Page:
Curtiss Model 82 / SO3C Seamew
|SCOUT/OBSERVATION AIRCRAFT||Virtual Aircraft Museum / USA / Curtiss|
In 1937 the US Navy invited proposals for the design of a scout monoplane which would offer improved performance over the Curtiss SOC Seagull then in operational service. It was required for operation from either ships at sea or land bases, which meant that easily interchangeable float/wheel landing gear was essential. From the proposals received both Curtiss and Vought were awarded prototype contracts in May 1938 under the respective designation XSO3C-1 and XSO2U-1. The latter prototype (1440), powered by a 410kW Ranger XV-770-4 engine, was duly flown in competition, but it was the Curtiss Model 82 design which was ordered into production. Despite this, the XSO3C-1 had serious instability problems. These were resolved finally by the introduction of upturned wingtips and increased tail surfaces, but the resulting aircraft in its landplane form was almost certainly the ugliest aircraft to be produced by the Curtiss company. Of all-metal construction, except for fabric-covered control surfaces, the XSO3C-1 had a crew of two accommodated in tandem enclosed cockpits. Floatplane landing gear comprised a large single-step central float and strut-mounted wingtip stabiliser floats and the wheeled landing gear was conspicuous by having large streamlined fairings. The prototype XSO3C-1 flew for the first time on 6 October 1939, and it and the Model 82A production SO3C-1 initially named Seagull, were powered by a 388kW Ranger V-770-6 engine.
SO3C-1 production aircraft began to enter service on board the USS Cleveland in July 1942, and 300 were built before production switched to the SO3C-2. This Model 82B differed in having equipment for carrier operations, including an arrester hook, plus an underfuselage rack on the landplane version to mount a 227kg bomb. Production of this model totalled 456, of which 250 were allocated to the UK under Lend-Lease, although British records would seem to suggest that only 100 were received. Designation of the version intended originally for the Royal Navy was SO3C-1B (Model 82C), but those actually delivered were of the SO3C-2C variant with a more powerful engine, hydraulic brakes for aircraft with wheeled landing gear and other refinements. In British service these aircraft were designated Seamew, a name adopted subsequently by the US Navy, but none were used operationally in Great Britain. Instead, they equipped Nos 744 and 745 Training Squadrons, based at Yarmouth, Canada and Worthy Downs, Hampshire respectively, for the instruction of air gunners/wireless operators.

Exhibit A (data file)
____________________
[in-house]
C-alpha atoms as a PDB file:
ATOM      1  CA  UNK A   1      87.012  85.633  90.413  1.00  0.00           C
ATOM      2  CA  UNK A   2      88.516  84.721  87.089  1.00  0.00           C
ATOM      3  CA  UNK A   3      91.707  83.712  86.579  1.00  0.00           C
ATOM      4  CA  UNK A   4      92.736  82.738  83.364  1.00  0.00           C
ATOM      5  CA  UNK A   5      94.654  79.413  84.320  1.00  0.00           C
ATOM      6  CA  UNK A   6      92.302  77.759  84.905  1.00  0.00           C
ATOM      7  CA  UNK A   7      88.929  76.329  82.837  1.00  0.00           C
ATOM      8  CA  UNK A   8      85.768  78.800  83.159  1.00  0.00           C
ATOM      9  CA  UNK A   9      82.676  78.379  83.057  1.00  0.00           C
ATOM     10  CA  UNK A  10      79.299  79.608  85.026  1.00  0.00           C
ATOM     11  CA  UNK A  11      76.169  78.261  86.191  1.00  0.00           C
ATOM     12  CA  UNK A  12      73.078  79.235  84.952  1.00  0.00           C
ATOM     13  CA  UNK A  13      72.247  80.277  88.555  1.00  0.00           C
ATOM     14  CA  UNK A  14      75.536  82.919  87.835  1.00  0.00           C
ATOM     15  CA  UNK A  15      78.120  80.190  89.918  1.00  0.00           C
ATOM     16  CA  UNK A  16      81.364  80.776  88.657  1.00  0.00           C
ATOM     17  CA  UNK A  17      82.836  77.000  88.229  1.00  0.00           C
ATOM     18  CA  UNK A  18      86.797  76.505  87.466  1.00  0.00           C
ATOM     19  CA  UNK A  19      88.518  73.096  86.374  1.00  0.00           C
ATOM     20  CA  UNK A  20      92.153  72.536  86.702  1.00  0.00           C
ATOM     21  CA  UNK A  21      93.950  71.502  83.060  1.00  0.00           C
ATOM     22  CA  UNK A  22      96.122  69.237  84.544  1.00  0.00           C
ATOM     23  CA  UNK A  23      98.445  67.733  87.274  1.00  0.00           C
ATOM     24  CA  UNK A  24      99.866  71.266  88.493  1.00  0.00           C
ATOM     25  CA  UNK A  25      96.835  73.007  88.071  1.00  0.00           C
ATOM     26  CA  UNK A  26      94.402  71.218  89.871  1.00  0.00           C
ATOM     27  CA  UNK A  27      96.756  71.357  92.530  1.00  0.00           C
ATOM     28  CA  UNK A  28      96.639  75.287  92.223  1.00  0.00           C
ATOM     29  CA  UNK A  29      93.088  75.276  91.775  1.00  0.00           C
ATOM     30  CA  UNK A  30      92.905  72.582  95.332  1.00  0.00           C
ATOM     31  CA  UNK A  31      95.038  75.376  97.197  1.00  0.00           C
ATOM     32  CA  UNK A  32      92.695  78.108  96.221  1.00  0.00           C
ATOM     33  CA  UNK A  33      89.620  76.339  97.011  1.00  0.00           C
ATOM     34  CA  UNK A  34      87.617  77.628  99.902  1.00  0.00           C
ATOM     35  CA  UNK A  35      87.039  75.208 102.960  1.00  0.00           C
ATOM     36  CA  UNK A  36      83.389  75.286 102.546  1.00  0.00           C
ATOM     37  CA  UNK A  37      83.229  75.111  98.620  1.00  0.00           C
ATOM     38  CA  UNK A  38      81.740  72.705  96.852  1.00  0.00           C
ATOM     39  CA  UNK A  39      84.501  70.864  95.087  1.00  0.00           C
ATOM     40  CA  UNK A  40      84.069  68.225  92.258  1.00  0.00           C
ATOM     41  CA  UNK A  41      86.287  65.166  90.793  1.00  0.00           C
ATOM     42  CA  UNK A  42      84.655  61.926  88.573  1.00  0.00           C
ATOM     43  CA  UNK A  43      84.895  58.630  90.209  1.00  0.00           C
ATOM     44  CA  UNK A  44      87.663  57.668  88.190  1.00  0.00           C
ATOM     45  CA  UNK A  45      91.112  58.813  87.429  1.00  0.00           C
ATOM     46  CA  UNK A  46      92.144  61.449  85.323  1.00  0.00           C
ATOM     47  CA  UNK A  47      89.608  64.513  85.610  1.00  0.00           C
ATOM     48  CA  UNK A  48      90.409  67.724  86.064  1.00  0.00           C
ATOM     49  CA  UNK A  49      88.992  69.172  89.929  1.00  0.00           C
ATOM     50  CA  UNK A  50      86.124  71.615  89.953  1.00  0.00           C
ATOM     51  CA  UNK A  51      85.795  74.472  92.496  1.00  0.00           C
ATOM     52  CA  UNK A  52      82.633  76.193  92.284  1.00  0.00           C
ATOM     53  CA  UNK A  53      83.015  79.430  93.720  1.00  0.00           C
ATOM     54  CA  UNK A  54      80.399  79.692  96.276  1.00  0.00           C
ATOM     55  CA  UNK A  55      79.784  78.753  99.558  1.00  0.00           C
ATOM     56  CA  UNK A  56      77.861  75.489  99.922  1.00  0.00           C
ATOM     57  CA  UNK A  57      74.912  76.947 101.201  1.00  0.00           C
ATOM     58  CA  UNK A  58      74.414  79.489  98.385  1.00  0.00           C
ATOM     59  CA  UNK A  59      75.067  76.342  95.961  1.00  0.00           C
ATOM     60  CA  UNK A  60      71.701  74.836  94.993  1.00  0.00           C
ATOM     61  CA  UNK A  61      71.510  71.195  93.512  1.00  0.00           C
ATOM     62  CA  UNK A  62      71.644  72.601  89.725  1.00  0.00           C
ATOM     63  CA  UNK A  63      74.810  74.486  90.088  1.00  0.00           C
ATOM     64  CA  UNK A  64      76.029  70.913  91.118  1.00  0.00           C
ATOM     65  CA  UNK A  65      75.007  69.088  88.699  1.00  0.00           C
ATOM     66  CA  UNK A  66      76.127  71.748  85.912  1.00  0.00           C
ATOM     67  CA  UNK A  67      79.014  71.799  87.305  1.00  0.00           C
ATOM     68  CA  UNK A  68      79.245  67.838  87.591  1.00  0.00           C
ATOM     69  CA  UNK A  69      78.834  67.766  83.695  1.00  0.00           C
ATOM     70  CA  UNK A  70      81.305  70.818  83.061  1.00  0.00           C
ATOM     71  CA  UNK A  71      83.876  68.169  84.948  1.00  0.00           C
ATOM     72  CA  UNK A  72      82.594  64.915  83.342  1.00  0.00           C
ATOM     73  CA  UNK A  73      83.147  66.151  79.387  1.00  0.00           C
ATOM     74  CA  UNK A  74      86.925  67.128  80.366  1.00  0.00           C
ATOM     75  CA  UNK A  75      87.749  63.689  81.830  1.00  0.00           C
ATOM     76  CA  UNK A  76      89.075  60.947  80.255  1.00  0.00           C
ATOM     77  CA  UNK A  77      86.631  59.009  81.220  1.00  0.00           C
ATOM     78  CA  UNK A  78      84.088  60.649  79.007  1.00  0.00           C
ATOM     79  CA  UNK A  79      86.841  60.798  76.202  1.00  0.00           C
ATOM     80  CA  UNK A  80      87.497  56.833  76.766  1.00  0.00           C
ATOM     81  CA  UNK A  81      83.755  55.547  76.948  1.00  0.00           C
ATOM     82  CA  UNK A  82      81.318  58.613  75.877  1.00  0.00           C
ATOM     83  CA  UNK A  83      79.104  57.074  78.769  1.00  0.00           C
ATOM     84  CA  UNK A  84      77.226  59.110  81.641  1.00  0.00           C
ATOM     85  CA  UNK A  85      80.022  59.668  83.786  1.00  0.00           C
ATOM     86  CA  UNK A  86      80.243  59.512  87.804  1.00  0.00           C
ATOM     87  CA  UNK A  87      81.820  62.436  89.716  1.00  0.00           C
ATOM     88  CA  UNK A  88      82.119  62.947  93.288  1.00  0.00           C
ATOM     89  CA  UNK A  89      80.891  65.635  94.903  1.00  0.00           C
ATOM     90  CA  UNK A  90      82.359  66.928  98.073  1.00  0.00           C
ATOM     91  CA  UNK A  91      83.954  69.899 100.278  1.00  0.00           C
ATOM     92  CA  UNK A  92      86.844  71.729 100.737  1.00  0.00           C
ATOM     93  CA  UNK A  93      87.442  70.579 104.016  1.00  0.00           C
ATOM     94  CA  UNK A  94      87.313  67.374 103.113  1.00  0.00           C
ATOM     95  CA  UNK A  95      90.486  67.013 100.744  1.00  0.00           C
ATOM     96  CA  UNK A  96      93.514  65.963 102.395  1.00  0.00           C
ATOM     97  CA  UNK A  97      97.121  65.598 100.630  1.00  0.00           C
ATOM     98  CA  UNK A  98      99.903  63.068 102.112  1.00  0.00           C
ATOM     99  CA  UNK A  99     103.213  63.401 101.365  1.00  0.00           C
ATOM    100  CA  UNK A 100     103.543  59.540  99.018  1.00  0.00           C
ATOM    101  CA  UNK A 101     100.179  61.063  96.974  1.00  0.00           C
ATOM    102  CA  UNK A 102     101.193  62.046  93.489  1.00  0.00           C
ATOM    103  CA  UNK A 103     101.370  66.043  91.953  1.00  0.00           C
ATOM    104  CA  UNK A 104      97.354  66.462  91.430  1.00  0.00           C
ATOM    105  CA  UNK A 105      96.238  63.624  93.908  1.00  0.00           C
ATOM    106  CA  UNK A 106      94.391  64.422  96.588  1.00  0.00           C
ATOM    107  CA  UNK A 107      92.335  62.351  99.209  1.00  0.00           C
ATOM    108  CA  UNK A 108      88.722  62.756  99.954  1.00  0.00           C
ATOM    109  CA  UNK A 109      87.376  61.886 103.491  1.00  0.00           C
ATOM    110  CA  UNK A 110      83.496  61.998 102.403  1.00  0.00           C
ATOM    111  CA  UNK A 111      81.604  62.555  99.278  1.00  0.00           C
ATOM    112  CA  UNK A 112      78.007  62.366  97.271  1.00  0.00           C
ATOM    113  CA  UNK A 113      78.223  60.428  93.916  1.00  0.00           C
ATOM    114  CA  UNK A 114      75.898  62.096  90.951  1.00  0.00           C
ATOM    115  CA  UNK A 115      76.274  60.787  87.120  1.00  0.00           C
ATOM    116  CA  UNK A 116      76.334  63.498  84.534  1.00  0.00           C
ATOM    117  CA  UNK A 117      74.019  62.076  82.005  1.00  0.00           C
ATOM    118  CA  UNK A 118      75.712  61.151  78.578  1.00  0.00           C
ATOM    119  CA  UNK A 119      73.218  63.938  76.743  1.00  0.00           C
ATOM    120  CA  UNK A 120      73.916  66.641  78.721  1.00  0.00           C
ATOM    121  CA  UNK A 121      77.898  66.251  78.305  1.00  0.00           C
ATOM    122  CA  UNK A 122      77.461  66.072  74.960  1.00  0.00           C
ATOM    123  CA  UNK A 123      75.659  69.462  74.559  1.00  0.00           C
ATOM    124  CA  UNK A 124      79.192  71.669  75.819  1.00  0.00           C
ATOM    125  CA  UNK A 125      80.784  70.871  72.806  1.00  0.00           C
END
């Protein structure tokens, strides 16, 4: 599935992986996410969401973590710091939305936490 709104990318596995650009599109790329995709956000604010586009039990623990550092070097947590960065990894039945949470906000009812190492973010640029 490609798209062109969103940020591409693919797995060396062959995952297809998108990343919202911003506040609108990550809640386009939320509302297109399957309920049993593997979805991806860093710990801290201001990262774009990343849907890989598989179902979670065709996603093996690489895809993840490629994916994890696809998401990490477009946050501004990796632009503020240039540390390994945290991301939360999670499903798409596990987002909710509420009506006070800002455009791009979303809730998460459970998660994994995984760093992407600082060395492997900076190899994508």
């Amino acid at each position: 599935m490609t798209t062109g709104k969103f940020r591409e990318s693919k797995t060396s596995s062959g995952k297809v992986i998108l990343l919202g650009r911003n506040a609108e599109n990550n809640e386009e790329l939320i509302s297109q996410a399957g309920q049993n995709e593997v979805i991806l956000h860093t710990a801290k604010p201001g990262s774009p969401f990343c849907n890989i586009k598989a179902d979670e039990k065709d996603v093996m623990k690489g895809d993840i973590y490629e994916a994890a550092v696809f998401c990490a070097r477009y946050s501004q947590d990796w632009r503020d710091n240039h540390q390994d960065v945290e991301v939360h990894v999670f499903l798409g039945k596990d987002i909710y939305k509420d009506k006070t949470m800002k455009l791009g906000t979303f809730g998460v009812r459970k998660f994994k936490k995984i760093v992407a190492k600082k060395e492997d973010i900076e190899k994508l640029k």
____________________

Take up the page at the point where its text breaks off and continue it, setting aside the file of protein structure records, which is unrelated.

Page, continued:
The unsatisfactory performance of the SO3C-1 in the US Navy led to their withdrawal from first-line service. Many were converted for use as radio-controlled targets under the designation SO3C-1K, 30 being assigned to the UK, by whom they were designated Queen Seamew and used to supplement the fleet of de Havilland Queen Bee target aircraft.
In an attempt to retrieve the situation, Curtiss introduced in late 1943 a lighter-weight variant equipped with the more powerful SGV-770-8 engine; designated SO3C-3 (Model 82C), only 39 were built before production ended in January 1944. Plans to introduce an SO3C-3 variant with arrester gear, and production by the Ryan Aeronautical Corporation of SO3C-1s under the designation SOR-1, were cancelled.
FACTS AND FIGURES
© The V-12 Ranger engine as used in the SO3C lacked the reliability of the company's six-cylinder inline models and was notorious for failure, causing numerous crashes.
© For storage before launch on battleship and cruiser catapults, the Seamew had folding wings.
© The leading edge fin fillet was attached to the rear canopy section and moved back and forth as it opened and closed. This reduced the effective fin area and thus the lateral stability.
© To replace the Queen Bee radiocontrolled target version of the Tiger Moth, the UK converted about 30 SO3Cs as Queen Seamews for the same role.
© The production Seamew had unusual upturned wingtips, where it probably should have had root-to- tip dihedral.